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July 20, 2009 | by  | in Music |
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Nocturnes: Mount Pleasant

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“April, I have spent on the floor of my grandmother’s house, sleeping and recording some new songs. I was going to spread this release out into like a double album thing replete with comprehensive liner notes, detailed notes and references, photographed lyric work sheets, and alternate versions on a bonus disk. Something triumphant.

I didn’t really complete the album, and its not really an album.”

Nocturnes is the latest release by the now British-based but Christchurch-bred Jonathan Phillips (aka Mount Pleasant). As you can tell by the above blog post, Phillips isn’t particularly good at finishing things off. His short attention span extends into his songwriting as well. A typical Mount Pleasant track is less than two minutes long, and generally meshes together several fragmentary ideas or jarring juxtapositions, before fading out into a nothingness that guarantees the containment of any moment of melodic uplift to a fleeting burst, and little more.

This might sound like it would be incredibly frustrating to listen to, and at times it is, but generally speaking, Phillips’ striking vocals and gift for delicate arrangements ensure that even his briefest songs contain moments that captivate the ears and move the heart. Although Nocturnes is far from being “something triumphant,” it does find his songwriting at its most focused, and with a running time of 28 minutes, it’s also his longest EP to date.

However, despite his newfound distance from the ex-lovers and bleak landscapes of his native Mount Pleasant, Christchurch, Phillips’ lyrical modes and concerns (longing, regret, introspection and passive observation) remain largely consistent with those of his earlier EPs. Once the three minutes of droning bass-notes on opener ‘Prepared Piano’ have ebbed into the ambient swells of ‘Lisa Stranfield’, his first words set a clear tone for the rest of Nocturnes.

“Why am I always crying? / Why do I look so cheap?”

In an earlier interview with Salient, Phillips declared that Mount Pleasant was principally “music marked by [location and memory]. It’s not like a pity party or whatever, it’s just the way I write.” Shorn of his original location, Nocturnes finds Phillips emphasising the memories, perhaps even contemplating them with a new sense of calm and perspective. Sometimes this calmness might manifest itself melodically, like the delicately plinking xylophone of ‘An International’, while sometimes it can be heard in his vocals, as on the quiet nighttime musings of the downright gorgeous ‘Reverie, Reverie.’ In fact, I think there might even be a sense of hope (false though it may be) buried among some of the muffled lyrics and strained cries of Nocturnes. Take the closing lines of ‘Lisa Stransfield’ where he envisions a future in which his lost love might still be requited:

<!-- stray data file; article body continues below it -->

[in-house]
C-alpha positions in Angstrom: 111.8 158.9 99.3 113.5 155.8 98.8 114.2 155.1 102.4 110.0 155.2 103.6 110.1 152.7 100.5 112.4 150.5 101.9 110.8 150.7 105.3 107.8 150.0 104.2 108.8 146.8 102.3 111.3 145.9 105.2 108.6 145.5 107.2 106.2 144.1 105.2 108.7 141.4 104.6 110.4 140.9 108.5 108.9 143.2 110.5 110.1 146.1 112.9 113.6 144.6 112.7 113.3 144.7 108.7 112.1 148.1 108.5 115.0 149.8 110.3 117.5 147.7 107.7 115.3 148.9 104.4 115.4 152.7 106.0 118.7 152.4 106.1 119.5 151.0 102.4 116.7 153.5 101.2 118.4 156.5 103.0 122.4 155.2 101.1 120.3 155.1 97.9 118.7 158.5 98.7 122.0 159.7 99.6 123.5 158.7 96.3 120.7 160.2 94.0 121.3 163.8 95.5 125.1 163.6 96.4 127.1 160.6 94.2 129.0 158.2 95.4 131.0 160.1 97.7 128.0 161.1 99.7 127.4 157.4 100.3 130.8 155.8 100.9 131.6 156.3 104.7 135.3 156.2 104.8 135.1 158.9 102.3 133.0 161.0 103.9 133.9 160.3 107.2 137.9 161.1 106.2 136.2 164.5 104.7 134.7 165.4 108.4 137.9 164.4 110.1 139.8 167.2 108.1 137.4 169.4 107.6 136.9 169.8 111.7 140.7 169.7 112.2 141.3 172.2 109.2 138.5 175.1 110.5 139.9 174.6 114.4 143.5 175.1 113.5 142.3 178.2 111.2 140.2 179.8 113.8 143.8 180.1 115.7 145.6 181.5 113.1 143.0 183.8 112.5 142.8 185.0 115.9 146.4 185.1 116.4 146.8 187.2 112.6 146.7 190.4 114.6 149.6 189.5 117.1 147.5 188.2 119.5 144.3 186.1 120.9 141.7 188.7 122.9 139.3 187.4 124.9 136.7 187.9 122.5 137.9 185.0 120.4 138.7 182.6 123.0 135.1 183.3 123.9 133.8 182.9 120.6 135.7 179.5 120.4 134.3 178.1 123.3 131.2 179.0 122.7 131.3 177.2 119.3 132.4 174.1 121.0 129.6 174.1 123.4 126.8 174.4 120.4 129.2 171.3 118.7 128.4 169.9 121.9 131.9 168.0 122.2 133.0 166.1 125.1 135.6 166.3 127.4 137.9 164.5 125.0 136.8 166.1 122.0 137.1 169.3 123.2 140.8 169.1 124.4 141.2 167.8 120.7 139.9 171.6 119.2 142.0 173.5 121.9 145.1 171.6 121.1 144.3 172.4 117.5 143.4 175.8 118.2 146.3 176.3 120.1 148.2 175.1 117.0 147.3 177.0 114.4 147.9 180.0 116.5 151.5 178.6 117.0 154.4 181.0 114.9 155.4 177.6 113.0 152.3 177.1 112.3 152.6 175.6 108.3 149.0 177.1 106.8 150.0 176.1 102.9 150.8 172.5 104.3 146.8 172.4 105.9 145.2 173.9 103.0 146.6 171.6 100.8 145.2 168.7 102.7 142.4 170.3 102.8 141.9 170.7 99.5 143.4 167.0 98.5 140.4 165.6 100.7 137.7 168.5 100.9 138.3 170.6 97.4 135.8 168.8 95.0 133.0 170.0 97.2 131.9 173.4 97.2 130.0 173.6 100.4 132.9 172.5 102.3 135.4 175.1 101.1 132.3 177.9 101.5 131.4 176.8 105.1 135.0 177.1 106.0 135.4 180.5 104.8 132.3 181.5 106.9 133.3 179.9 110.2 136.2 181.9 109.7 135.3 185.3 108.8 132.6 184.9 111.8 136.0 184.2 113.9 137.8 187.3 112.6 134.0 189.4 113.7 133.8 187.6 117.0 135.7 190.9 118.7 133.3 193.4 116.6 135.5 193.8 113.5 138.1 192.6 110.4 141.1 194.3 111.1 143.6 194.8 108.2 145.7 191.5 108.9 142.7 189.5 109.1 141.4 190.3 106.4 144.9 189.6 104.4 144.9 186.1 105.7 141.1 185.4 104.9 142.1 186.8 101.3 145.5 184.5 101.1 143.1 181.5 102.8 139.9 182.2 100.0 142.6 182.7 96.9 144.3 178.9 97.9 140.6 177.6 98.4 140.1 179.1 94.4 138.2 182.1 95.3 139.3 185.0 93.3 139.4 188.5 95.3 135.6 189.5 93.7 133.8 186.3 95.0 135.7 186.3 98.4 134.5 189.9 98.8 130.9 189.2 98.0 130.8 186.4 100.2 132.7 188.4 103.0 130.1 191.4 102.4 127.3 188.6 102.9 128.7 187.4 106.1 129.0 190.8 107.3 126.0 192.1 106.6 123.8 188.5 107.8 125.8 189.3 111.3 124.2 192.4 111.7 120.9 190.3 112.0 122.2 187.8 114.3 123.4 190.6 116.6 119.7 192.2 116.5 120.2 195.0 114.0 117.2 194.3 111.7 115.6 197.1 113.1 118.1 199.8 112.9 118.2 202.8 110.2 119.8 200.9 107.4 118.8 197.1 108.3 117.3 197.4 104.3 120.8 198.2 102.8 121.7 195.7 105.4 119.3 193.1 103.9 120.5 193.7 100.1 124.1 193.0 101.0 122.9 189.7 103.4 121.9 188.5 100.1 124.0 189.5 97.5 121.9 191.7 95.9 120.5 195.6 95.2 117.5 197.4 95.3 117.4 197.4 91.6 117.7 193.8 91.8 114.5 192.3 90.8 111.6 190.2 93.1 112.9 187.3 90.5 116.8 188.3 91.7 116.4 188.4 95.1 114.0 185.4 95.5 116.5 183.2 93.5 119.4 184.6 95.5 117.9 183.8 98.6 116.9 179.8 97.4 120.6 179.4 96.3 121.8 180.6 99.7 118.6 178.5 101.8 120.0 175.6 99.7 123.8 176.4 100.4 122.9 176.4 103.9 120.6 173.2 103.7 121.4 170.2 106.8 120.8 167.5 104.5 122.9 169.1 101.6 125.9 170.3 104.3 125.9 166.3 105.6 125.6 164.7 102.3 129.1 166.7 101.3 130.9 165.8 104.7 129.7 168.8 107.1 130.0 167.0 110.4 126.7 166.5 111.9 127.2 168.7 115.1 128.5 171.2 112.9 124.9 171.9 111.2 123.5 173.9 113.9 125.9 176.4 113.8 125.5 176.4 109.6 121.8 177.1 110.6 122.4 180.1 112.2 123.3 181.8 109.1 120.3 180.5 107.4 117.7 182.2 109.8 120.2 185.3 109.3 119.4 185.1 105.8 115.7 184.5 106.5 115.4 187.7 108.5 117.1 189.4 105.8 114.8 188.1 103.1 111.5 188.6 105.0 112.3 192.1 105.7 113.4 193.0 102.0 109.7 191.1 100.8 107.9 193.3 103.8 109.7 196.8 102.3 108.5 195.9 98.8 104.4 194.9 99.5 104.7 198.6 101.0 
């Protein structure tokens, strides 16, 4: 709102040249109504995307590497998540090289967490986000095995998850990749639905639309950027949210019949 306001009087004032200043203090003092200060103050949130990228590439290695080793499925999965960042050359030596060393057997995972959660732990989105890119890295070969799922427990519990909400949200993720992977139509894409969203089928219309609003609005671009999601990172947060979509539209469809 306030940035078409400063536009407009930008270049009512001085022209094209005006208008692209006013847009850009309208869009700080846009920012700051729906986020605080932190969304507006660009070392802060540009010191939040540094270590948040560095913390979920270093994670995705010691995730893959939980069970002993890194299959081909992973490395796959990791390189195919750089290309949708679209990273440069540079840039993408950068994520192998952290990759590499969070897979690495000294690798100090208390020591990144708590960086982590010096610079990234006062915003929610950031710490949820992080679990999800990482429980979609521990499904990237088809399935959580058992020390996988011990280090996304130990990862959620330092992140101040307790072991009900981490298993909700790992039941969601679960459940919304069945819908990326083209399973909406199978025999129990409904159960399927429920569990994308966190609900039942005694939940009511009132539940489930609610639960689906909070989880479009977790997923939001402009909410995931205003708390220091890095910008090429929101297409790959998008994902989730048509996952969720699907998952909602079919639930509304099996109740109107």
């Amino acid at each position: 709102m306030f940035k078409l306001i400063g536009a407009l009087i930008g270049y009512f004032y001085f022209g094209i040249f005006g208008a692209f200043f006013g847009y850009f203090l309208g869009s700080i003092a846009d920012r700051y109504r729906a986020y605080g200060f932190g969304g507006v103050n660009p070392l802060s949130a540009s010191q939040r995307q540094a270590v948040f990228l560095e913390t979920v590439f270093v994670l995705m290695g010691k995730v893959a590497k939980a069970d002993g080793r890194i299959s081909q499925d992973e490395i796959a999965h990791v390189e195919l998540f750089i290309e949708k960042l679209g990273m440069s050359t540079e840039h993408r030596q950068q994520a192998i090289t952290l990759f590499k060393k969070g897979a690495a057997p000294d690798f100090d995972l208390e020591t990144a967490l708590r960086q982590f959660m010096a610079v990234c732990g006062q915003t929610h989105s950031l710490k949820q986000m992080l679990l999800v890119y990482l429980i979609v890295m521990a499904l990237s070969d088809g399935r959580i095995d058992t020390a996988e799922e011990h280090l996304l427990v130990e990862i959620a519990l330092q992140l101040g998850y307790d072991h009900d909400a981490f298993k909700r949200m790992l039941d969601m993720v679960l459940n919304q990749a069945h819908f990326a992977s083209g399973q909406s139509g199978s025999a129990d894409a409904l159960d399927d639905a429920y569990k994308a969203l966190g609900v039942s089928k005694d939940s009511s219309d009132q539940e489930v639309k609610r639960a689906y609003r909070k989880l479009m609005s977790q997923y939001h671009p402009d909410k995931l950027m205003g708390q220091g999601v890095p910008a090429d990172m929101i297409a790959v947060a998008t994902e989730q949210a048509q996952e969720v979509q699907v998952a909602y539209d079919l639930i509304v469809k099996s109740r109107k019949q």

“Some day I’m coming back and it won’t be long before you call me / Call me. “

Let’s hope that she does.

Mainstream: 1
Indie: 8.0
Kim: Makes the iPod

Nocturnes
Mount Pleasant
(Self-Released)

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Comments (4)

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  1. James Beavis says:

    Wasn’t it written here, before he left? Rio Joy is the new one

  2. Kim Wheatley says:

    I’m not entirely sure, he certainly released it while he was away. The blog post which accompanied the review seems to suggest that it was recorded in the UK as well, so that’s what I was working from, as well as a lyric in one of the songs that goes something like “great tourist opportunities of England,” not to mention some of his comments in the interview earlier this year. Anyway, I’m downloading Rio Joy now, exciting!

  3. James beavis says:

    My bad, i concede

  4. little richard says:

    james in flames

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